This leaflet is to help you understand what Arthrogryposis is, what tests you need and the implication of being diagnosed with Arthrogryposis is for your baby and your family.

What is Arthrogryposis?

Arthrogryposis is the presence of two or more joint contractures. This means that the affected joints don’t move much and may even remain in one position. The muscles around these joints are thin, weak, stiff or even missing. Most contractures occur in the arms and the legs. The incidence of Arthrogryposis is 1/3,000 to 1/5,000 live births.

How does Arthrogryposis occur?

Movement is essential for joint, muscle, and tendon development and growth. When there is lack of fetal movement (fetal akinesia), extra tissue might develop around the joint, causing stiffness and immobility. The longer the joint does not move, the worse the contracture will be.

This reduction of movements, in turn, can be caused by muscle/neurological problems, limitation of space (for example in twin pregnancies), or in maternal illness, but, in most cases, the reason is unclear.

Is genetics relevant to Arthrogryposis?

Some cases of arthrogryposis are caused by a mistake in the baby’s genetic information, however, in other cases, the baby might inherit the syndrome from one or both of the parents. In case of movement problems or intellectual disability in your family, be sure to mention this to your physician.

Should I have more tests done?

Many women will choose to have more tests done to know more about the condition of the baby. Tests to ask about include:

  • an amniocentesis to look for problems with the number of chromosomes and some of the problems within the chromosomes. This is done by removing a small amount of amniotic fluid, the waters surrounding the fetus. With this sample of fluid, other more specific genetic tests can be done to look for particular alterations in the DNA of the baby.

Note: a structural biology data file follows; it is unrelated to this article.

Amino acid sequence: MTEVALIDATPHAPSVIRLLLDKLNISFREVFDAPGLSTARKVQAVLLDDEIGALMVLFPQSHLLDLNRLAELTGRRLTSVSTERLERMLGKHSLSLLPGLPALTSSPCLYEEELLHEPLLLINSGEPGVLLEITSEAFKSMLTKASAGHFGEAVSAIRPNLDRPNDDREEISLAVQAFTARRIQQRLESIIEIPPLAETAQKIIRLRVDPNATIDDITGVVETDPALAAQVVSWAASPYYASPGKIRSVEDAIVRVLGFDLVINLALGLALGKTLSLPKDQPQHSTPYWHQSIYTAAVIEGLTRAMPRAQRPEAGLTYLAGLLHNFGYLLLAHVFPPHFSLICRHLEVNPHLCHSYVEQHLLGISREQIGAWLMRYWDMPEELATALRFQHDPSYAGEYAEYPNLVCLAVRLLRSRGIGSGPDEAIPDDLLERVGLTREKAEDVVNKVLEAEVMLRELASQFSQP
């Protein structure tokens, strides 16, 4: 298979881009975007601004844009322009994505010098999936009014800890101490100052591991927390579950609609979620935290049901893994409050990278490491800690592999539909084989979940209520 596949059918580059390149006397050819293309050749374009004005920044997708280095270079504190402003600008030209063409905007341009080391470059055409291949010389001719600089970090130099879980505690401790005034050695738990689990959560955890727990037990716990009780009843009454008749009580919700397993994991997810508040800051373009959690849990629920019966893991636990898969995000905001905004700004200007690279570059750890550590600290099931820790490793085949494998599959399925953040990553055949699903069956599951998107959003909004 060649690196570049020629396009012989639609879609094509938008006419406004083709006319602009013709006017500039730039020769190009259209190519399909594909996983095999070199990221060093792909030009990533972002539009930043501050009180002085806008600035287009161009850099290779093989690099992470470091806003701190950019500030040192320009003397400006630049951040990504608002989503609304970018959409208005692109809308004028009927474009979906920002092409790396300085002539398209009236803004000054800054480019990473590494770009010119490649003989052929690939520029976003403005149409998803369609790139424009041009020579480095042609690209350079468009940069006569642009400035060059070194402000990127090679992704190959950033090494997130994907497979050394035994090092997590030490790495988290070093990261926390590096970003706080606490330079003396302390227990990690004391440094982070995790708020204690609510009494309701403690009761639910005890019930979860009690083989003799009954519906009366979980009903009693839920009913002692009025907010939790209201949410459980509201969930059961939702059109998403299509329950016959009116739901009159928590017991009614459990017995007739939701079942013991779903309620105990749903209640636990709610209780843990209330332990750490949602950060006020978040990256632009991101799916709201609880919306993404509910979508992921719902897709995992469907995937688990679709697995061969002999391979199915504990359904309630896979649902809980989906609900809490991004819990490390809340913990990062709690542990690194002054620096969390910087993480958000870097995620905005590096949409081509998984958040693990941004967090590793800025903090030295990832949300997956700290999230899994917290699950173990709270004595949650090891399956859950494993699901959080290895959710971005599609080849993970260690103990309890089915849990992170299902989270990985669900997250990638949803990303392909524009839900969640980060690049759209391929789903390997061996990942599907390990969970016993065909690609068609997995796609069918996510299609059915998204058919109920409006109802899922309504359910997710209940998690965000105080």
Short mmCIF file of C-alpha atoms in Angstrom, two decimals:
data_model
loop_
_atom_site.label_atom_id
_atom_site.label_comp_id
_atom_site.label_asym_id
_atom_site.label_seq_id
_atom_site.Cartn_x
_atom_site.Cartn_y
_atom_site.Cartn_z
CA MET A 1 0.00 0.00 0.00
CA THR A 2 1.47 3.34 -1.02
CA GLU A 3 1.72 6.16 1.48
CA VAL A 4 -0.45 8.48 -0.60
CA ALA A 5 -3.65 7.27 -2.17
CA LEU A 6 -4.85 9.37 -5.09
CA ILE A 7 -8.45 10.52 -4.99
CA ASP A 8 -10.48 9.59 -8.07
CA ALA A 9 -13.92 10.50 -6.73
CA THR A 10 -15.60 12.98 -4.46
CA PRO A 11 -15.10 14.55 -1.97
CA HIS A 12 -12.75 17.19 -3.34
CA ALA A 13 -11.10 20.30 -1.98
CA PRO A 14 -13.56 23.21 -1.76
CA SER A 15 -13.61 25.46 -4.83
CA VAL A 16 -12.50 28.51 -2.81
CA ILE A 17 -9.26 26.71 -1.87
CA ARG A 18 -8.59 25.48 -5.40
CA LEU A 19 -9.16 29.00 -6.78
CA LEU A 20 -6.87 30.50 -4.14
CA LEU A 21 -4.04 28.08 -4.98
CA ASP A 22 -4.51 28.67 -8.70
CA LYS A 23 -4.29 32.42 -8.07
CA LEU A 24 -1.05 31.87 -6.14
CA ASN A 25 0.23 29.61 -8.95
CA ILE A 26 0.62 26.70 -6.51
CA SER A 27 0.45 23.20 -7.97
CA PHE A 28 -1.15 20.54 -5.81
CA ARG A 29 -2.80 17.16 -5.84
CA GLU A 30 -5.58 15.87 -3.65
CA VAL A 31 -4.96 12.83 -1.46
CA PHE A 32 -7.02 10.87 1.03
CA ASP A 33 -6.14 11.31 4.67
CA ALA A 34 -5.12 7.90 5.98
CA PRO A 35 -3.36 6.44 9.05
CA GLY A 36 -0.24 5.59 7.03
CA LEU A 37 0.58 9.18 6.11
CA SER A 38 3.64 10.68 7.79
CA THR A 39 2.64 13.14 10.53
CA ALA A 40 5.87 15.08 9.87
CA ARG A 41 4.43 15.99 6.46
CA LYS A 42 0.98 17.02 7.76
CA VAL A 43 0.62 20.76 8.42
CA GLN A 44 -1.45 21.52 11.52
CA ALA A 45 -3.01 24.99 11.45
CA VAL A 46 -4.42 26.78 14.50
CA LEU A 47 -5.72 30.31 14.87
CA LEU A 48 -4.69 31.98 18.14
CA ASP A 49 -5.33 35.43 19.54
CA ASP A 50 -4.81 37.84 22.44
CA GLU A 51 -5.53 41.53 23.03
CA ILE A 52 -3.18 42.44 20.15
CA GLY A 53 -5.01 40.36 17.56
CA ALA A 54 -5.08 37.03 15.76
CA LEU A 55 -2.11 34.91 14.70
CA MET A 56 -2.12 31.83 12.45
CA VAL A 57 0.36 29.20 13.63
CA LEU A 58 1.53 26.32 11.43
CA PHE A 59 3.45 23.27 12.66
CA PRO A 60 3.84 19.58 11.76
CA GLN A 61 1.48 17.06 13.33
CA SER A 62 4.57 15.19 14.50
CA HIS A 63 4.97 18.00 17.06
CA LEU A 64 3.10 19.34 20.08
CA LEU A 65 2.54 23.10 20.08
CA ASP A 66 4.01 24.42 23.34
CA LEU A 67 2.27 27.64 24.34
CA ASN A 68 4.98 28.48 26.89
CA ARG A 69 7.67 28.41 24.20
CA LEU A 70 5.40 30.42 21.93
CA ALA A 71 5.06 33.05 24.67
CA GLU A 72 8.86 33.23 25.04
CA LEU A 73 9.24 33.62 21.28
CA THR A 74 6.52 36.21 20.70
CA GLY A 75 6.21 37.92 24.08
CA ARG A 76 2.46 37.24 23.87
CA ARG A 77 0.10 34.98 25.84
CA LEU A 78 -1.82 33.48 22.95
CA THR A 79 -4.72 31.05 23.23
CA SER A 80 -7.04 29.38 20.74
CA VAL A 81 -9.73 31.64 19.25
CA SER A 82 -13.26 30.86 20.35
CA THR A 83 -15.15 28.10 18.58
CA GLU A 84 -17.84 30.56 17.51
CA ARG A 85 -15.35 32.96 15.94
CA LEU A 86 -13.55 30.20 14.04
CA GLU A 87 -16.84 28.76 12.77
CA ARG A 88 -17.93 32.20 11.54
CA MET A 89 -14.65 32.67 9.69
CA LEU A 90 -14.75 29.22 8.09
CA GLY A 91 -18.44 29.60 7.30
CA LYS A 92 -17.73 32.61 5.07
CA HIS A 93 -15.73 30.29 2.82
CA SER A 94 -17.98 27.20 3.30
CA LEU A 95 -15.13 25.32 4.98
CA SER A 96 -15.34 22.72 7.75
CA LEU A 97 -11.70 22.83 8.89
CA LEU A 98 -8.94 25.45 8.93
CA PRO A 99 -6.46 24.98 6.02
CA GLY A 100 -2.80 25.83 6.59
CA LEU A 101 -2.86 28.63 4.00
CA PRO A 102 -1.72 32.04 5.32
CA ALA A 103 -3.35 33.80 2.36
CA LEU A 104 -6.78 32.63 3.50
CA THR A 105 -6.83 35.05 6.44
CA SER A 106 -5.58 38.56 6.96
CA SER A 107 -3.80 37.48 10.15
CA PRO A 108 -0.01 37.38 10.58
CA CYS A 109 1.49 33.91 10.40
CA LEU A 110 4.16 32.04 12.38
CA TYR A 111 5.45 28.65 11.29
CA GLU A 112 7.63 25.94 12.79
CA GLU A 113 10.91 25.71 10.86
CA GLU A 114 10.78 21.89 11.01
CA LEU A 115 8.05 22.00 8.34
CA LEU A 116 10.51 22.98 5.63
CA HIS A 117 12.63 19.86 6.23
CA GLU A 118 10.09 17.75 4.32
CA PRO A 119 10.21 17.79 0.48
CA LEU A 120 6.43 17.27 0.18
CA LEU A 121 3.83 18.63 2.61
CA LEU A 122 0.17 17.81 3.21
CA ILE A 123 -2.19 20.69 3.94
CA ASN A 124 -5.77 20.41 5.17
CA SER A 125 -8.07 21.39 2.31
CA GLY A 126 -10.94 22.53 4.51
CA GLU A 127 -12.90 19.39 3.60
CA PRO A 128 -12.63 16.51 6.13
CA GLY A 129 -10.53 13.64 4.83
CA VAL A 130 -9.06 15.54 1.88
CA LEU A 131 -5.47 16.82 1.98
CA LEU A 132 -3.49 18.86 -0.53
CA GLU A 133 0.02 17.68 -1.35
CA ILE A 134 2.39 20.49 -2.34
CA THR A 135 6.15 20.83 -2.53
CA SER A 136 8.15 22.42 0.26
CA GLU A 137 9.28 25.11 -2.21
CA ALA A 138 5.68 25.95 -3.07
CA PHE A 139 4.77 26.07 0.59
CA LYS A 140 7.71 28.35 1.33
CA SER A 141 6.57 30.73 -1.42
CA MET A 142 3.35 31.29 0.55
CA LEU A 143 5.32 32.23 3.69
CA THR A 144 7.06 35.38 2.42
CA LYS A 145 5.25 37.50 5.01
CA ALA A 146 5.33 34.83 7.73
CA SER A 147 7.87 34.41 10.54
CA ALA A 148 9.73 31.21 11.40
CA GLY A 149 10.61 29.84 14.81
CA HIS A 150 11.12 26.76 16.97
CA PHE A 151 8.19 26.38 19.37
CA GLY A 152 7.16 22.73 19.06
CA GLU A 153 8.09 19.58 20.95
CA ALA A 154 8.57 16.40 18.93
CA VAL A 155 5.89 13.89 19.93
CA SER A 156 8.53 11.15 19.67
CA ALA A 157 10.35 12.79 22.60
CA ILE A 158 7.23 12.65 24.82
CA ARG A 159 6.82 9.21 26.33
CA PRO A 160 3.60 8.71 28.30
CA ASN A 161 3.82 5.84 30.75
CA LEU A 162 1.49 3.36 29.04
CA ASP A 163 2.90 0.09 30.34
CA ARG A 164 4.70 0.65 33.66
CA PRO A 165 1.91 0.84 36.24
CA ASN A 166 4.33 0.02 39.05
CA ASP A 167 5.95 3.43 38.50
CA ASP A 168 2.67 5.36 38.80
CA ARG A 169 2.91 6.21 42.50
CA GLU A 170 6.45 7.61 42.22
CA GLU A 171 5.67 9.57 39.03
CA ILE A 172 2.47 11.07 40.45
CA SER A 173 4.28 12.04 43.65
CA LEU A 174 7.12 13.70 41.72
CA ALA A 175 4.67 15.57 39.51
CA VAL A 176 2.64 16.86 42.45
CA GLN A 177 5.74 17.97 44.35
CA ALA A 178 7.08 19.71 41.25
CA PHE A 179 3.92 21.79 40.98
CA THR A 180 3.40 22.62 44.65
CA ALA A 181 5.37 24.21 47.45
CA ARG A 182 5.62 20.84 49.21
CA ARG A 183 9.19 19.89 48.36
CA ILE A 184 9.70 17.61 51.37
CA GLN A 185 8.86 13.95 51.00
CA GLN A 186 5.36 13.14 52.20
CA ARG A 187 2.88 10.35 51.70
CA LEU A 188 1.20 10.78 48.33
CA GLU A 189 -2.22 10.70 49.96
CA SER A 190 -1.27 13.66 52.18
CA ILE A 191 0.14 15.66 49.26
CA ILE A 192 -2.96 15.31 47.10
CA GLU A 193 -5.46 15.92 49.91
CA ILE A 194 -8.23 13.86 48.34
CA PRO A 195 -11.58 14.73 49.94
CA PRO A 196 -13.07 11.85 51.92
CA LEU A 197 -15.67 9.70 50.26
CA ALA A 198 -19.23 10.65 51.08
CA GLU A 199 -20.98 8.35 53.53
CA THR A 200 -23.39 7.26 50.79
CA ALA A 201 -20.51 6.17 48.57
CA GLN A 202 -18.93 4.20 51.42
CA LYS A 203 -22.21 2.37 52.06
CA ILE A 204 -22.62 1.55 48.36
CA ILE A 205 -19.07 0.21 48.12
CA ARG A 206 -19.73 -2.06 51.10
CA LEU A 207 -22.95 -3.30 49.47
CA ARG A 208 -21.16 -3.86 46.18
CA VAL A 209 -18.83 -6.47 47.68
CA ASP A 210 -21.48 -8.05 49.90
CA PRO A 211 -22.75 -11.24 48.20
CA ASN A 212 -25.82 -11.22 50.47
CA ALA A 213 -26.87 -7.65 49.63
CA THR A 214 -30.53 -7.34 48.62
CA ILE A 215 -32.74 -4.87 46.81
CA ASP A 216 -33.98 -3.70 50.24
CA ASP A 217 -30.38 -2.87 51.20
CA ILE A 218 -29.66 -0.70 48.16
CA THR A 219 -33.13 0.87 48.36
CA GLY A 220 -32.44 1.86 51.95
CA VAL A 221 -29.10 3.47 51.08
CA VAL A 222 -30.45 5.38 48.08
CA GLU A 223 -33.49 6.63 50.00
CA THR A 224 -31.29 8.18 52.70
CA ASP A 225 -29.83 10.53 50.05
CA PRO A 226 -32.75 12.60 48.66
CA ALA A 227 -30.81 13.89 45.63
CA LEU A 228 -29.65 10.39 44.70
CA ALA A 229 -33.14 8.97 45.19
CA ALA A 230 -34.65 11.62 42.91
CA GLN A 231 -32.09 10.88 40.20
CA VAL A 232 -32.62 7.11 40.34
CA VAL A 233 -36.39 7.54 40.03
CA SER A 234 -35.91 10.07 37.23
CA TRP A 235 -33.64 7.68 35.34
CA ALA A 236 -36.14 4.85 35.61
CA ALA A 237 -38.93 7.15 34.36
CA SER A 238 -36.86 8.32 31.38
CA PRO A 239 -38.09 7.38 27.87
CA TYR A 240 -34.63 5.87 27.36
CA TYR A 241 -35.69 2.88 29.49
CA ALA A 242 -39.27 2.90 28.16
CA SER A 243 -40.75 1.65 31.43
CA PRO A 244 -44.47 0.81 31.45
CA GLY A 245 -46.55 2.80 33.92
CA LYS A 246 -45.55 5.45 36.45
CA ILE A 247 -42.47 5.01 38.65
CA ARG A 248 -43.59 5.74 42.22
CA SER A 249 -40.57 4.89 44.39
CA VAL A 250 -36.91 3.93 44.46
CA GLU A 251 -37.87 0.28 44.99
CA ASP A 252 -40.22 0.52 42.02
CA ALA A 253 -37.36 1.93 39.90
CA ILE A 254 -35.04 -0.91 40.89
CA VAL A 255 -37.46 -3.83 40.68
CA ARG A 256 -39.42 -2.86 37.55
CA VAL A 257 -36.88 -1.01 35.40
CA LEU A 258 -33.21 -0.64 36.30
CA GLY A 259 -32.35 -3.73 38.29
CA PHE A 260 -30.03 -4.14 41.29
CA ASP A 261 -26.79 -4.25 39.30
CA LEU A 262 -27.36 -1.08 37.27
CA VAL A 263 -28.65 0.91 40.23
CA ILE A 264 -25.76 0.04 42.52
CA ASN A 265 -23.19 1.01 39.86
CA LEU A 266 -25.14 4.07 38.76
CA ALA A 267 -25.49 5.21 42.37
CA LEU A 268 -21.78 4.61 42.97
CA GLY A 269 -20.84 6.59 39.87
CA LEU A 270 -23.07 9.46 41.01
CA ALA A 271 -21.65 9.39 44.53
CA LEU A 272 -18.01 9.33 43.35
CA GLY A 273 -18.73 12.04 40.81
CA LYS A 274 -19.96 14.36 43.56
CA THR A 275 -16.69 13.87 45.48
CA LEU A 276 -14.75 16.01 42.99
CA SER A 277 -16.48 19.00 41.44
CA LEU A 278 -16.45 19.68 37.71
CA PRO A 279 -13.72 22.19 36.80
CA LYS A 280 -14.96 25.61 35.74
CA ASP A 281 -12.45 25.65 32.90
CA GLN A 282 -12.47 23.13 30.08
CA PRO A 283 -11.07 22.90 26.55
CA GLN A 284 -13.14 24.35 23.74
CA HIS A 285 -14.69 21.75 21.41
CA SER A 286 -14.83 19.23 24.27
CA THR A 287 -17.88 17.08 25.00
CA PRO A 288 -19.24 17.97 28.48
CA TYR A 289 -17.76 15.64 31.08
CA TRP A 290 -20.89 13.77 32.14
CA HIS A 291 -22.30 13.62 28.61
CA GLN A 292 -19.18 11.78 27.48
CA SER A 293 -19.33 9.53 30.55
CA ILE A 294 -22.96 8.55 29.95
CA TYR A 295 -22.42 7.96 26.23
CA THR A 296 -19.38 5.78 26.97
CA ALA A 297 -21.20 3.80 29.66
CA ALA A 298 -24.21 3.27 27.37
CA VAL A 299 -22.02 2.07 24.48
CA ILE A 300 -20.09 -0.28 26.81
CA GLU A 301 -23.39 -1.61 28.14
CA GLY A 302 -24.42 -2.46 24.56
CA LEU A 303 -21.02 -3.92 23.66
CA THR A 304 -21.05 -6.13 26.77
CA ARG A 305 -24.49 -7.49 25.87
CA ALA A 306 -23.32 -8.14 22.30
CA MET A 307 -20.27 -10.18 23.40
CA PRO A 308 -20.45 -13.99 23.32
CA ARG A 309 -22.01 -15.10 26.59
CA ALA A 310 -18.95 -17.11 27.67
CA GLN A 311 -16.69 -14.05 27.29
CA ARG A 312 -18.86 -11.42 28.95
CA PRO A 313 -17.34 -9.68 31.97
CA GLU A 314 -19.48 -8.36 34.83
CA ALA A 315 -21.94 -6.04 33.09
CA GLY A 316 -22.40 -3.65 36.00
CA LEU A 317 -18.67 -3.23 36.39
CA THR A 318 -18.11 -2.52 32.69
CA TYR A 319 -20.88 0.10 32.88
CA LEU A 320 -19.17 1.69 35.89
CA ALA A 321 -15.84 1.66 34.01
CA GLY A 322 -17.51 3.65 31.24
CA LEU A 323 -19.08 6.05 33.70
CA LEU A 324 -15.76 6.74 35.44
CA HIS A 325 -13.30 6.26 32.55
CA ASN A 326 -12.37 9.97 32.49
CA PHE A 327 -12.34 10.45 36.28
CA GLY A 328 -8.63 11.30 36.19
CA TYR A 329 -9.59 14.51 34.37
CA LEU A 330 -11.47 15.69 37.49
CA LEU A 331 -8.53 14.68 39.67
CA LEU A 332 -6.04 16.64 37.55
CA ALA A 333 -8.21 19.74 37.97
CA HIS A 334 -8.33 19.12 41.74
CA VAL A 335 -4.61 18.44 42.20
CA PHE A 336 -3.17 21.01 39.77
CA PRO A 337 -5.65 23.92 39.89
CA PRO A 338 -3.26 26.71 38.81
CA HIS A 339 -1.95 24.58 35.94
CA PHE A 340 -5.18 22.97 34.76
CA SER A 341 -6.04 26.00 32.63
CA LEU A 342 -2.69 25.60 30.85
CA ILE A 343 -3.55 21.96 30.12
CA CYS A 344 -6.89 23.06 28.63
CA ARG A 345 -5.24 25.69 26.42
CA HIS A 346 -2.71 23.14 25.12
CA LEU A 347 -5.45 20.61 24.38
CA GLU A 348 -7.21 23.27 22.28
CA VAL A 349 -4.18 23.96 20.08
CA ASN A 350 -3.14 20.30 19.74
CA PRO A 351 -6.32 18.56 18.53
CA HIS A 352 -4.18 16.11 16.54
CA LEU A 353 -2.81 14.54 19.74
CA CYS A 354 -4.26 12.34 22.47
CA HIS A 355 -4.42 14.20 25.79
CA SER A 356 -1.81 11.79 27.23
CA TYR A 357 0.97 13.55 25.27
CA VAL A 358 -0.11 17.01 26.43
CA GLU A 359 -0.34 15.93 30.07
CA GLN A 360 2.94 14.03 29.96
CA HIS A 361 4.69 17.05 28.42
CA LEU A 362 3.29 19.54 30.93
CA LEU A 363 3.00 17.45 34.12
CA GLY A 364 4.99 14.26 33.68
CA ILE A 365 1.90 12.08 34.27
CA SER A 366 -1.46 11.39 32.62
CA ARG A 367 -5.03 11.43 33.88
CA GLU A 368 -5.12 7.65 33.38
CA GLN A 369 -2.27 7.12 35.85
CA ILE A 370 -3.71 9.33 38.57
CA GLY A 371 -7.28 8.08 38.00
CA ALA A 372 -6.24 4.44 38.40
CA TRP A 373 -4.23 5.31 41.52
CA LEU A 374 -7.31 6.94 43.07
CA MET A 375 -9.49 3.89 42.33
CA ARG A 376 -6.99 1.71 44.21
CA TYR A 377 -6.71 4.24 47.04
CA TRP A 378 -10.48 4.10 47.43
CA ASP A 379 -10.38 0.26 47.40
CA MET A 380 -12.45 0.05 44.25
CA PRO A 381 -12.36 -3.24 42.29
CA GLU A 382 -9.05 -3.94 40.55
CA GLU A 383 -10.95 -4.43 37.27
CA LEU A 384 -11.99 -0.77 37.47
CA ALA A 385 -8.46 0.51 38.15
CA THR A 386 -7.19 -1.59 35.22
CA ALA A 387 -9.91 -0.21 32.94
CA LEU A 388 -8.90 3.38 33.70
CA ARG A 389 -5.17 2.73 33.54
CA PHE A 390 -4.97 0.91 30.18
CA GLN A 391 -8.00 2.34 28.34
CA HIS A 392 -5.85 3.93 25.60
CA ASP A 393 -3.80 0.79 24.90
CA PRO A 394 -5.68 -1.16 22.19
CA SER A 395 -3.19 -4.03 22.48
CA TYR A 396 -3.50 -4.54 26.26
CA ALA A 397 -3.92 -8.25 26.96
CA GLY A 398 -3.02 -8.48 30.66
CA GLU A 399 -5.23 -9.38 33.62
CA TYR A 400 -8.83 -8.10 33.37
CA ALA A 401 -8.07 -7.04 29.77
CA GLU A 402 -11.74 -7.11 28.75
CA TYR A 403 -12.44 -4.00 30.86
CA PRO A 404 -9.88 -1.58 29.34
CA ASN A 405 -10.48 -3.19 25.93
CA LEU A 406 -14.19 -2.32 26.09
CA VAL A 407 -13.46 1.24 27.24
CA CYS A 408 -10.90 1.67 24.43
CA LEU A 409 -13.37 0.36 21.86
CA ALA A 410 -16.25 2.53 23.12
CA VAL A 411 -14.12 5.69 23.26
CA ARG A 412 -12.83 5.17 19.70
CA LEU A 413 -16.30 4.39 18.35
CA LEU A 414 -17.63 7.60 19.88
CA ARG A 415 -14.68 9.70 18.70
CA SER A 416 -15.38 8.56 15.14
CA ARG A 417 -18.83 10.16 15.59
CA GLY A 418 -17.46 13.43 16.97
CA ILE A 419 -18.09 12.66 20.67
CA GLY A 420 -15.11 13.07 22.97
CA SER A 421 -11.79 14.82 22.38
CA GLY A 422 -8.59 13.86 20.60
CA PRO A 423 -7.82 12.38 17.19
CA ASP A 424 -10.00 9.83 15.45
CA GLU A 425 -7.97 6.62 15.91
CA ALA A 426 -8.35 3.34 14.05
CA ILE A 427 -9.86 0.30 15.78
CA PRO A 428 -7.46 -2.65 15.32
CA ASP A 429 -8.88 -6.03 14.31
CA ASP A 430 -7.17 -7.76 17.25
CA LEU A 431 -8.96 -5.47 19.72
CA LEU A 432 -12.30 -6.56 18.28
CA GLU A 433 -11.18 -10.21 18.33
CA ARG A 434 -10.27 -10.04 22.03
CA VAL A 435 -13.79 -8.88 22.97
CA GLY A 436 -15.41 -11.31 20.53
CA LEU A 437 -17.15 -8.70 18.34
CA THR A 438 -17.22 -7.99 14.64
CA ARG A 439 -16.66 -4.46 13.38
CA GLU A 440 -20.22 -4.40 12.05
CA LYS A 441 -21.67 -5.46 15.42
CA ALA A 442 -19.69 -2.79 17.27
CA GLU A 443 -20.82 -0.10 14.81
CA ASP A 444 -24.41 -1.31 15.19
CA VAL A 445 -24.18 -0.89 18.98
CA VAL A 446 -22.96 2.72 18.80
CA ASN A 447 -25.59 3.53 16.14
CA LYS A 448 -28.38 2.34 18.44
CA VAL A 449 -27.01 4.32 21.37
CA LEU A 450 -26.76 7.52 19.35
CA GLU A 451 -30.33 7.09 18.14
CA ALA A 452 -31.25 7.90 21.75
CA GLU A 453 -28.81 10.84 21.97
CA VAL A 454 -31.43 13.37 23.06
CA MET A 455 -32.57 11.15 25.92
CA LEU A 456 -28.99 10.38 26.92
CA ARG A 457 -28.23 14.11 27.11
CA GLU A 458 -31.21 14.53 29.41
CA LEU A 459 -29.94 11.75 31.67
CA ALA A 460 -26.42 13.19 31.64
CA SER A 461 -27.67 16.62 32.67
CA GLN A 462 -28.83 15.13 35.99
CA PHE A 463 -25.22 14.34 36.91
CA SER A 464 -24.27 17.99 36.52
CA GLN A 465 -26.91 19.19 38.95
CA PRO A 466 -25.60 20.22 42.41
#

• An MRI scan can be useful to provide more information about fetal movements, the fetal brain, and to detect whether other malformations are present in the baby.
  • A genetics consultation, with a specialist in genetics, to help you decide which genetic testing is most appropriate for your family, and to determine the genetic basis of your baby’s condition.

What are the things to watch for during the pregnancy?

Determining the cause of congenital contractures is not always easy, especially in the prenatal period. Most specialists will recommend regular ultrasound examinations in order to observe the grade of joint contractures and presence of other anomalies, particularly in the brain, face, abdominal wall and lungs. Frequent ultrasound scans can also monitor any worsening condition of the baby, such as a decrease or increase of amniotic fluid.

What does it mean for my baby after it is born?

There is no absolute cure for this condition; however, quality of life can be greatly improved depending on the severity of the syndrome and each individual patient’s needs. The main goal of treatment for arthrogryposis is to help your child’s joints move as normally as possible. This means improving their flexibility, their strength and the way the bones line up. For your child’s lower body, the focus is on working with their feet and legs so that they may be able to stand and walk. For their upper body, the focus is on working with their hands and arms so they may be able to do things on their own.

There are a variety of orthopaedic surgery options that may be needed for a child with arthrogryposis. Some are simple, such as an Achilles tendon release, some are moderate, including elbow and knee surgeries, and some are very involved, including limb lengthening and spinal surgery.

Will it happen again?

If no other genetic reason is found to explain the arthrogryposis, the risk of this happening again is 3-5%. If there is a genetic reason, this will determine the risk, and a consultation with a geneticist may be helpful in sorting this out.

What other questions should I ask?

  • How many joints are involved?
  • Are there other malformations in the baby’s body?
  • Is the brain normal?
  • How big do the lungs seem to be?
  • How often will I have ultrasound examinations done?
  • Where should I deliver?
  • Where will the baby receive the best care after it is born?
  • Can I meet the team of doctors that will be assisting my baby when it is born, in advance of the delivery?

Last updated: September 2019